NoDAPL 6- Non-Indian water protectors and public lands in treaty areas (3/2017)


A small price to pay for one of the biggest thefts of land ever

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The Hells Canyon wilderness in the 1855 Nez Perce Treaty Area (M. Bouchet, 2013)

IN ORDER TO RESPECT AMERICAN INDIANS in the U.S.A., Non-Indians should give back all public lands located within old treaty areas (1851 Sioux, 1854 Ojibwe, 1855 Nez Perce, 1864 Ute, etc.) to the American Indian tribes. It would be an opportunity for water protectors to better protect rivers, lakes and springs, a myriad of which are concentrated in mountainous public lands and treaty areas within the American West.

Tribes should be fully sovereign over these lands which cover dozens of millions of acres. The United States broke the treaties that first established old treaty areas. The U.S. government used wars and forced removals as well as threats of war or violence in order to impose new treaties or agreements upon tribes.

In regard to the total loss of American Indian lands over time and compared with the decolonization process that occurred in Africa and Asia following World War II, this return of public lands to American Indian tribes would be a small price to pay.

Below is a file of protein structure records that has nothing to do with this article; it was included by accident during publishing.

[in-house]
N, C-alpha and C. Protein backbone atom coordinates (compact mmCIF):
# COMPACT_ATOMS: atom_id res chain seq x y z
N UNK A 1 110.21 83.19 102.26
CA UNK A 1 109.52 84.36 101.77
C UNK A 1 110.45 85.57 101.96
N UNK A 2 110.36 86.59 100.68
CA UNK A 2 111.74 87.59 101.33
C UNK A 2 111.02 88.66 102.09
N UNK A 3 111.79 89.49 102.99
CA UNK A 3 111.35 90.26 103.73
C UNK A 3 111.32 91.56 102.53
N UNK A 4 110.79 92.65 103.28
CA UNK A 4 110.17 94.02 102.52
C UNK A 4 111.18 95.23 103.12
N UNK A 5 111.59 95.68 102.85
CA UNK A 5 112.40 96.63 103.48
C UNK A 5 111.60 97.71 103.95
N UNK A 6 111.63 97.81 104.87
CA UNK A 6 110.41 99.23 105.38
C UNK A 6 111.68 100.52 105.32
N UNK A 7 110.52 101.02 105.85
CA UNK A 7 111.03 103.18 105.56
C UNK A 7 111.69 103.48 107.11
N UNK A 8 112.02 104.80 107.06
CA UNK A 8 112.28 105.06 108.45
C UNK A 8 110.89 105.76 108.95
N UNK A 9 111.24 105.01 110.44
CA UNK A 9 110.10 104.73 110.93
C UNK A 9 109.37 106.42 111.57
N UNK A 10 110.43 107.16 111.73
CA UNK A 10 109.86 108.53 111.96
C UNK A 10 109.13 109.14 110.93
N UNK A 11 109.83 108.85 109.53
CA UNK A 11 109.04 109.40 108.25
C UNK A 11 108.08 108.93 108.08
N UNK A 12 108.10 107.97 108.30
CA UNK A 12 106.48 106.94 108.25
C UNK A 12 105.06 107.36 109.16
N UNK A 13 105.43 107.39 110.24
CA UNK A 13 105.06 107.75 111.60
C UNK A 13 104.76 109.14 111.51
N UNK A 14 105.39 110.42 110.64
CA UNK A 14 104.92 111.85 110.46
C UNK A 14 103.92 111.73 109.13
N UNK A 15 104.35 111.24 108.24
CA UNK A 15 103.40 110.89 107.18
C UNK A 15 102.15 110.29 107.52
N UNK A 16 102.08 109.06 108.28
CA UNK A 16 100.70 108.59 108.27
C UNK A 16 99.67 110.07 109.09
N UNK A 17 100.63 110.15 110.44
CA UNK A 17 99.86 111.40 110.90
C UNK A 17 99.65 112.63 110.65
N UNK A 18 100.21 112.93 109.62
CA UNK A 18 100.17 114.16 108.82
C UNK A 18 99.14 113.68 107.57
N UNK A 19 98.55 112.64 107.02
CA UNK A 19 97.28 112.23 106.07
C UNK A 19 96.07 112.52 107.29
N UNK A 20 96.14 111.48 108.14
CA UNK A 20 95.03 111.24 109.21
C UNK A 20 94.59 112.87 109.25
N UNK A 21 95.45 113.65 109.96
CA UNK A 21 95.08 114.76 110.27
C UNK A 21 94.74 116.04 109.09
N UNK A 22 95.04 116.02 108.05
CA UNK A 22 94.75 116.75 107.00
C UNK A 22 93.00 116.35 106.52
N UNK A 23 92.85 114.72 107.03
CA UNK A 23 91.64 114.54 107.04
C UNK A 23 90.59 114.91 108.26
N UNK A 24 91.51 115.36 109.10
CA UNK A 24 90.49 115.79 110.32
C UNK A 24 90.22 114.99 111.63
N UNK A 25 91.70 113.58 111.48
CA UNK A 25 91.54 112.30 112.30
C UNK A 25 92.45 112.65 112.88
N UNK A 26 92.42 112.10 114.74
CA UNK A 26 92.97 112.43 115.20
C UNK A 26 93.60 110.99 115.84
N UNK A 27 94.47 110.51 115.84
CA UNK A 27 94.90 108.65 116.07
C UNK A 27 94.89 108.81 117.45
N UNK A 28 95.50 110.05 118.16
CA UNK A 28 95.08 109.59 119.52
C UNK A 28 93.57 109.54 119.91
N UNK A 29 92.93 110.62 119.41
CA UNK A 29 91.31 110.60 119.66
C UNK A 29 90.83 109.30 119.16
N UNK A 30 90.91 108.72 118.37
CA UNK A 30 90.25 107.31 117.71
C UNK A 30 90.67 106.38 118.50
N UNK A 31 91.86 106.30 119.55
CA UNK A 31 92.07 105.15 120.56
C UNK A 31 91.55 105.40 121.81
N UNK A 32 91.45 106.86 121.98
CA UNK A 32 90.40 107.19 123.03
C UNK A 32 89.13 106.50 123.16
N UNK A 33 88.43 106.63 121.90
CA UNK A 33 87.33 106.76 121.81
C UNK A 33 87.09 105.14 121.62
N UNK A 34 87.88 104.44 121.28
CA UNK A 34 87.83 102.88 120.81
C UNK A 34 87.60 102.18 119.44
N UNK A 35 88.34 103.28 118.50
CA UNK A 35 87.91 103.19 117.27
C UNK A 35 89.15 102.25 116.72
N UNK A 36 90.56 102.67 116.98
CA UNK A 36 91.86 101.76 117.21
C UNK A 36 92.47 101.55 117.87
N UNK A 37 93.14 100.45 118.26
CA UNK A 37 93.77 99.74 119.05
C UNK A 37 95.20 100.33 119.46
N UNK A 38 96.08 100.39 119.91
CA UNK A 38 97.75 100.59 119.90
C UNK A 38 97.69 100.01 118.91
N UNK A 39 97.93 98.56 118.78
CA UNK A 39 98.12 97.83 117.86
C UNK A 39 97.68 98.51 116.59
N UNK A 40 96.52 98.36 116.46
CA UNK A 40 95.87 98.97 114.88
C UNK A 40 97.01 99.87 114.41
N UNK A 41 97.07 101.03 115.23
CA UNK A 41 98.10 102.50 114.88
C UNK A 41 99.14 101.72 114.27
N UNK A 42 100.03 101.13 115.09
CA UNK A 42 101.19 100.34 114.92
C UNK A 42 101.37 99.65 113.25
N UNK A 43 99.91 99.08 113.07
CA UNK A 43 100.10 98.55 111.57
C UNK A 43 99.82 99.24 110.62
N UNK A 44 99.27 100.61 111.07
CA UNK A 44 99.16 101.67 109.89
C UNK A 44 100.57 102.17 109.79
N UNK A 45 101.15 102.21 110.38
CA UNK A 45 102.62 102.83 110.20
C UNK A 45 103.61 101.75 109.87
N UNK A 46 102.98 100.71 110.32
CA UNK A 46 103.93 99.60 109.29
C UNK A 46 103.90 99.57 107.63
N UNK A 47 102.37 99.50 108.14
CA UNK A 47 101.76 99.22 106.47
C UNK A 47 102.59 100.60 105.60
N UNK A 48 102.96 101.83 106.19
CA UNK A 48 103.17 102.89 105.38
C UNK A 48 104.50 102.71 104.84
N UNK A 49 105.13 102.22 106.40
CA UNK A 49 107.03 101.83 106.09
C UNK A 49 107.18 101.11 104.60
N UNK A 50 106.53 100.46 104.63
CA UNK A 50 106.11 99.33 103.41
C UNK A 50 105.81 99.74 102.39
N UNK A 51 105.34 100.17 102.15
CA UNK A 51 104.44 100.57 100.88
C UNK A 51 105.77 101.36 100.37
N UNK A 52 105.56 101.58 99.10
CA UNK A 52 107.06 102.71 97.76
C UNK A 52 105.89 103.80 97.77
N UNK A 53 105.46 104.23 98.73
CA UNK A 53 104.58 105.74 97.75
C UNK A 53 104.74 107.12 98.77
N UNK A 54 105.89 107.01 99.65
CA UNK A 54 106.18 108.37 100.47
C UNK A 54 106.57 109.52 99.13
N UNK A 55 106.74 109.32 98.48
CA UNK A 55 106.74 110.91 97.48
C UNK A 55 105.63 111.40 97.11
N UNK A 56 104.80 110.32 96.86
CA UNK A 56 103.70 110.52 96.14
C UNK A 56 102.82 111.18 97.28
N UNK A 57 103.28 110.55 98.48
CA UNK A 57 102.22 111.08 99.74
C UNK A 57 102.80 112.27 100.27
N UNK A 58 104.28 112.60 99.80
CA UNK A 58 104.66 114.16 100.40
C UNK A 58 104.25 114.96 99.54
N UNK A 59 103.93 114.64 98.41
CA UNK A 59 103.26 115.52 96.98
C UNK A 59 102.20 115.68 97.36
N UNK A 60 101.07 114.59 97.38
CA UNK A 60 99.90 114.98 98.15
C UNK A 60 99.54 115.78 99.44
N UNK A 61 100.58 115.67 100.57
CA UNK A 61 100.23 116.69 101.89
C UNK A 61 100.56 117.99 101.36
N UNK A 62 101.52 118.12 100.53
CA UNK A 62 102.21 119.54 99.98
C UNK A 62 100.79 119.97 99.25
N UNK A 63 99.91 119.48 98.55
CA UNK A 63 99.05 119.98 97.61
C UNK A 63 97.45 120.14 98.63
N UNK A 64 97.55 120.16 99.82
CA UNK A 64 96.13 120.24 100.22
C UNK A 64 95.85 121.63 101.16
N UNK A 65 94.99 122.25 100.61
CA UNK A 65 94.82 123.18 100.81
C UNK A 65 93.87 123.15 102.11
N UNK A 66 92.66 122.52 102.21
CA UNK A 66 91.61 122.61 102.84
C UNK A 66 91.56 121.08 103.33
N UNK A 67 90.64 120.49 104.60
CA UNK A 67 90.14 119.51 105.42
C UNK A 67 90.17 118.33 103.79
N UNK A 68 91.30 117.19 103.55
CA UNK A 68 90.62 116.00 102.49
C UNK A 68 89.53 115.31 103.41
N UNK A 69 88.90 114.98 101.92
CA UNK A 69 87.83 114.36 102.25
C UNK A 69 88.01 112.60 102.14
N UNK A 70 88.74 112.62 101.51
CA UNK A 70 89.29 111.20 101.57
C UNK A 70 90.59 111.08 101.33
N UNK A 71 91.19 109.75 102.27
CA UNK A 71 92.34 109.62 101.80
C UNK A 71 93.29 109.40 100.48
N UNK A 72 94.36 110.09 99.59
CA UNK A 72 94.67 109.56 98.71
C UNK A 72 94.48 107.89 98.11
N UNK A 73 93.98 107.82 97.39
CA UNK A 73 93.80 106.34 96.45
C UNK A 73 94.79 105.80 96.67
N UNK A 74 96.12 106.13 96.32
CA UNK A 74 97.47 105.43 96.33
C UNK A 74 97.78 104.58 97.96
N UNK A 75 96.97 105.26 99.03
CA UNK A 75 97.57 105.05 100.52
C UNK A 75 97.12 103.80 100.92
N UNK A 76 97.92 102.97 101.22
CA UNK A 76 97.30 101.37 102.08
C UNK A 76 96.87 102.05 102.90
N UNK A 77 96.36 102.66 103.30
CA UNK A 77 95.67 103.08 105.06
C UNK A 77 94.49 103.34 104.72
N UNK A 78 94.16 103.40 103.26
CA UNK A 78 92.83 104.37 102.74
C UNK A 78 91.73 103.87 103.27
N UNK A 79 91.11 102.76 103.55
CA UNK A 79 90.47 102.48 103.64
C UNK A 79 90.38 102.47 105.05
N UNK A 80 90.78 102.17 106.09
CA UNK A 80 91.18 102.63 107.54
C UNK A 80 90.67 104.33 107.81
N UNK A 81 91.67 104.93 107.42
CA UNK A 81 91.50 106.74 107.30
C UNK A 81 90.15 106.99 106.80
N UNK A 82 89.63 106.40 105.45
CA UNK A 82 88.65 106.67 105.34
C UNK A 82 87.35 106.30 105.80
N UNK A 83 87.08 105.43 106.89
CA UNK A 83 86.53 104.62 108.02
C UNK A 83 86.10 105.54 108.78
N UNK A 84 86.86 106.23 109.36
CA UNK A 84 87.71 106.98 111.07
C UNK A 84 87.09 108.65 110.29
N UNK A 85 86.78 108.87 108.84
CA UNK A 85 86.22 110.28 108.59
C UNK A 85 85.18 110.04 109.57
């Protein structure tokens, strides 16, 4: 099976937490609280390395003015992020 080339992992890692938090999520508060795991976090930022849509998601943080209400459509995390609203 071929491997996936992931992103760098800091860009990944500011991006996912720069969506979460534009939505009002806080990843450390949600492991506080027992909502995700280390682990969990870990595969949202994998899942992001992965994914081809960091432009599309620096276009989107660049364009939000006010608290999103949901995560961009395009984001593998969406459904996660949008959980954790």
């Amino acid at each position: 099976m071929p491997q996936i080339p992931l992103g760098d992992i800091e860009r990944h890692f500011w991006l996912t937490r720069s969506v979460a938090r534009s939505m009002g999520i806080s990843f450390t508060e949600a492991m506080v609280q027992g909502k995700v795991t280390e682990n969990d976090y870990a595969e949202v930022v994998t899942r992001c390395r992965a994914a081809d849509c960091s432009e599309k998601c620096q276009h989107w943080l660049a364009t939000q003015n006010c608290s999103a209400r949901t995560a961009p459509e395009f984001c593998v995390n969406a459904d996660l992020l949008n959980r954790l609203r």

Someday tribes or individual American Indians could invite Non-Indian water protectors to live on Indian lands within treaty areas, with or without economic incentives (see NoDAPL 4 article). If they do this, they could sign contracts with these Non-Indians whereby the latter would commit themselves to supporting American Indian efforts to recover public lands inside old treaty areas. If the recovery leads to the strict protection of water quality, everyone would benefit from it in the end.

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